Max is special. She is able to fly.
Part of a flock of children who have been genetically altered so that they are part human and part avian, she and her flock have wings and can fly like birds. They have faced many challenges in the past, but this new challenge will cost them dearly.
While working to promote the plight of the people in Africa, Max is approached by doctor who specializes in gene alteration. He needs Max’s help. And he has a surprise for Max.
Another bird kid named Dylan. The doctor insists that he has been created as Max’s other half.
But Max loves Fang. Their love has grown by leaps and bounds. But Max is conflicted; how can she love Fang when he is like a brother to her? Max is further conflicted when Angel makes a startling prediction:
Fang will be the first to die.
As if all this weren’t bad enough, there is someone else besides the doctor who wants to use the bird kids to their advantage. Someone who will stop at nothing until they are his. Even more bizarre, Jeb, their traitor from the past, returns with startling news of his own.
Max will have to use all of her smart, all of her cunning, so that her entire flock will survive…
I was hesitant to pick up this new adventure by James Patterson. There are a few reasons for this but first among them is the fourth book in the series The Final Warning.
Patterson had written three amazing book in the Maximum Ride Series and then, with the fourth book, switched tactics. Instead of a thrilling plot, monsters and battles, the winged kids are asked to help with environmental problems and ecological issues.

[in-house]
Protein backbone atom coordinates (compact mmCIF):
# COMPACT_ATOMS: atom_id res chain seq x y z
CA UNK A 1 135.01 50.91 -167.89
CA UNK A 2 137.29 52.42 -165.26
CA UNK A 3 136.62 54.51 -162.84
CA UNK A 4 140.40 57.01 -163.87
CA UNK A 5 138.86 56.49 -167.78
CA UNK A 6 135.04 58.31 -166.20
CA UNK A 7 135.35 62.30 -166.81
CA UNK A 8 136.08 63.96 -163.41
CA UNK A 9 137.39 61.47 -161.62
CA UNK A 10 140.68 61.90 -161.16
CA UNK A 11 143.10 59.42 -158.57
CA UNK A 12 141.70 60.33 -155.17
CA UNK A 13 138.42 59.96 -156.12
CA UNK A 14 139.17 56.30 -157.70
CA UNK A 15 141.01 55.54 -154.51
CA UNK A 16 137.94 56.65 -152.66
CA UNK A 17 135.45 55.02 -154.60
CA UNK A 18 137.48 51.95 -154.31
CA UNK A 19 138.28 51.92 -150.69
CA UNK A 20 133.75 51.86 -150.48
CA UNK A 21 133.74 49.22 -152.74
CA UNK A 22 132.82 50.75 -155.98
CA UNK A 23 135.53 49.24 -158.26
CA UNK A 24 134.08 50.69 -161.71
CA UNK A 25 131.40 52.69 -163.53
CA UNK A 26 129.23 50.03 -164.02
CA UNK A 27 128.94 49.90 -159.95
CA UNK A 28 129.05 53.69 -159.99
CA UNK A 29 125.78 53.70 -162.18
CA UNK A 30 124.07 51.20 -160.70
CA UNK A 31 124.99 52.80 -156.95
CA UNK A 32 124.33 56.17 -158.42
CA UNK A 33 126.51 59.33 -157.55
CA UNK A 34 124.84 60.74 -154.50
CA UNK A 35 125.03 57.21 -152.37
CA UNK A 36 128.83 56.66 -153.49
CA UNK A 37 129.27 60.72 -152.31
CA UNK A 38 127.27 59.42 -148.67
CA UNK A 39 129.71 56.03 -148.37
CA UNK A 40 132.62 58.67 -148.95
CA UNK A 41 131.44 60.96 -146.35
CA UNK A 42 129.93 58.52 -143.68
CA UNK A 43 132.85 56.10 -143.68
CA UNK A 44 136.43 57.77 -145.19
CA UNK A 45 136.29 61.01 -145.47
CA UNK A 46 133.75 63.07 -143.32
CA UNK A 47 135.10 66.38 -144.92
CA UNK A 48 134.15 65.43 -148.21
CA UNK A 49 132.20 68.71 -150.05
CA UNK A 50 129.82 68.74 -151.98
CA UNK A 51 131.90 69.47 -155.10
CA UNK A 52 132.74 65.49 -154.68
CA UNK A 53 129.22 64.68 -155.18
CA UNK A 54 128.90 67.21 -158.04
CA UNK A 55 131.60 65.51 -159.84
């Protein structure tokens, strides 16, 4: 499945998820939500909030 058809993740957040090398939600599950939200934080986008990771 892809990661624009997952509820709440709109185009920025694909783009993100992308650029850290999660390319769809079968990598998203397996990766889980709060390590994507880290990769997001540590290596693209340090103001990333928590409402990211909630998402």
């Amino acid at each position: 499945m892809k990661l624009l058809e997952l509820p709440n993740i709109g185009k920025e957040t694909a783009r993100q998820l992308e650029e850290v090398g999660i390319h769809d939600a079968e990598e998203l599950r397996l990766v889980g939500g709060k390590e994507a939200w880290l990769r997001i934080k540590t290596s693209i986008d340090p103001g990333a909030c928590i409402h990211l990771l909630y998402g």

I had serious issues with that book. I don’t mind if an author has an agenda. I do mind if he or she puts that agenda into their books, especially books meant for children. After the dismal fourth book, I wondered if I was going to keep reading.
When Max, the fifth book in the series, came out, I decided to give it a shot. Half the size of the first three novels, it was way better than The Final Warning, but nowhere near as good as the first three books. And it still had that environmental message tacked on through out the novel.
With Fang, the go green message is toned down a little, but not by much. The story is better than The Final Warning and more emotional than Max, but in three hundred pages…not a heck of a lot happens.
This book felt like character development filler for the series. Sure, it was an alright read and took me only a day and a bit to devour, but it lacks the spark of the earlier novels in the series.
I normally make it a practise not to compare books to one another, but in this case I feel justified to do so. Patterson had hit gold with the first three books and has pretty much ruined a great series by filling it with a message. I also feel as if he’s just pumping them out now, putting out another book to get the money.
It’s like he doesn’t care about the characters anymore and is just moving them around the page until he’s gotten to his word or page limit. There is no life to the characters anymore, no oomph, no spark that was so evident in The Angel Experiment, Schools Out Forever and Saving the World and Other Extreme Sports. It’s as if The Final Warning, Max and Fang are poor copies of their originals.
I think, in the end, I picked up this book because I had the first five in the series and wanted the set to be complete. I wanted to find out if Patterson could make the series great again.
He hasn’t. When the next book in the series comes out (and there will be a next book I’m sure), I probably won’t be the only one who won’t buy it.
Instead, I’ll remember the series as it used to be.